Valentine’s card sent during
the Civil War.

Looking ahead to the “romantic holiday” known as Valentine’s Day, I though I’d share this heart-warming story of a hand-made valentine that a Confederate soldier sent to his wife during the Civil War. It is one of the 25,000 Civil War artifacts collected to commemorate the 150th anniversary of the war that began in 1861.

Unfortunately, momentos like this one have been gathering dust in attics and basements all across the country, but now many states are calling on descendants to allow archivists to scan these heirlooms and share them with the world.

The heart valentine was created by soldier Robert King while serving on the front lines. He used his penknife to cut one sheet of a newspaper and a used envelope together, intertwining the two in a basket weave pattern.

After finishing, he folded it and sent the memento to his wife Louiza in Montgomery County, Va. When folded, it was about 4 square inches and looked like a woven heart.

Robert King’s wife, Louiza.

Once in her hand, Louiza could then open the heart and find that the seemingly random dotted holes were actually intentional so that the valentine turned into the shape of two people sitting opposite one another, crying.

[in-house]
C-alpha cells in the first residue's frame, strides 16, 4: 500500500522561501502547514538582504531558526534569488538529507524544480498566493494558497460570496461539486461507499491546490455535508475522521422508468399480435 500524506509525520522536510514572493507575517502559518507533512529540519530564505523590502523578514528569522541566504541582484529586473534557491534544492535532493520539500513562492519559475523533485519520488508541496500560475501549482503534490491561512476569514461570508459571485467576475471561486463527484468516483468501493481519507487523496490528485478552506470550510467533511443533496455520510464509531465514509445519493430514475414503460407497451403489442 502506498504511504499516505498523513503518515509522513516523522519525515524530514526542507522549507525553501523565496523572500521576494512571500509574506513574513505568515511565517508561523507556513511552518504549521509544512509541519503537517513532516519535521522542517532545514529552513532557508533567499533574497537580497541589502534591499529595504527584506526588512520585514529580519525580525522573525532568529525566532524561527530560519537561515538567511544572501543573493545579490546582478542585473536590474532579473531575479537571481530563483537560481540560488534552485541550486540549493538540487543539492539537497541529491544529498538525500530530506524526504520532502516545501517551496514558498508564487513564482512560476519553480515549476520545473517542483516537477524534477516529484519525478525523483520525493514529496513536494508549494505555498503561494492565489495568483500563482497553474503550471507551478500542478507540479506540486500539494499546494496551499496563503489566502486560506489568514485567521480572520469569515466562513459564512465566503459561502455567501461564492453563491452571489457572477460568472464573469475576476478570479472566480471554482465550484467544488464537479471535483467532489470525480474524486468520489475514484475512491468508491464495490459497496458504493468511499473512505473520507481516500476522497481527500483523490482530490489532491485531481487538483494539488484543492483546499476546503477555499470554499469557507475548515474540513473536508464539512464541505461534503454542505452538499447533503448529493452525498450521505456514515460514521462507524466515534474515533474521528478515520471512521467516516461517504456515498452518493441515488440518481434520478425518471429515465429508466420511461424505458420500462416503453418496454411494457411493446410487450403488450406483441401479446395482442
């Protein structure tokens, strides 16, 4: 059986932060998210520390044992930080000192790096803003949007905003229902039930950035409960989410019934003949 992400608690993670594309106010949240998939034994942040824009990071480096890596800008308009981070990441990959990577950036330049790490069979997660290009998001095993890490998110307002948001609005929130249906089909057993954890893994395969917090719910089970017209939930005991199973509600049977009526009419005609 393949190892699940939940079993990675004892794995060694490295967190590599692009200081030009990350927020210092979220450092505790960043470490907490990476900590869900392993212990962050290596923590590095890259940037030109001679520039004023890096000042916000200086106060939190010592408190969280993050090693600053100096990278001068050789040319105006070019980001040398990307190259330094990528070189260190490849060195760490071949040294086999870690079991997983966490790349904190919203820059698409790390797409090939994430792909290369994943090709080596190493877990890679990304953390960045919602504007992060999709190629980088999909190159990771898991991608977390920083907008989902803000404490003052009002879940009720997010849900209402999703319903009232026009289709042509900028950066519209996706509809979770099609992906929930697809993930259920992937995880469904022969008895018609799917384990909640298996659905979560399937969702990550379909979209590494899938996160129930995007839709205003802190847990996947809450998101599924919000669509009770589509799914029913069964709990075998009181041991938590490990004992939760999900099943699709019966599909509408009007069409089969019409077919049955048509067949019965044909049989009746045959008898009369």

The memento ended up being a bittersweet token of his affection, because King died in battle and never saw his wife or their child again.

It is stories like this one–and hopefully historical fiction novels like Noble Cause–that show the emotional toll of the war.

To help commemorate Valentine’s Day, I’m giving away copies of my e-book From the Heart: Love Letters and Stories from the Civil War. All you have to do is follow this blog and shoot me an email or leave a comment with your email address between now and Feb. 24.

Hope everyone has a very happy Valentine’s Day!

Jessica James

 

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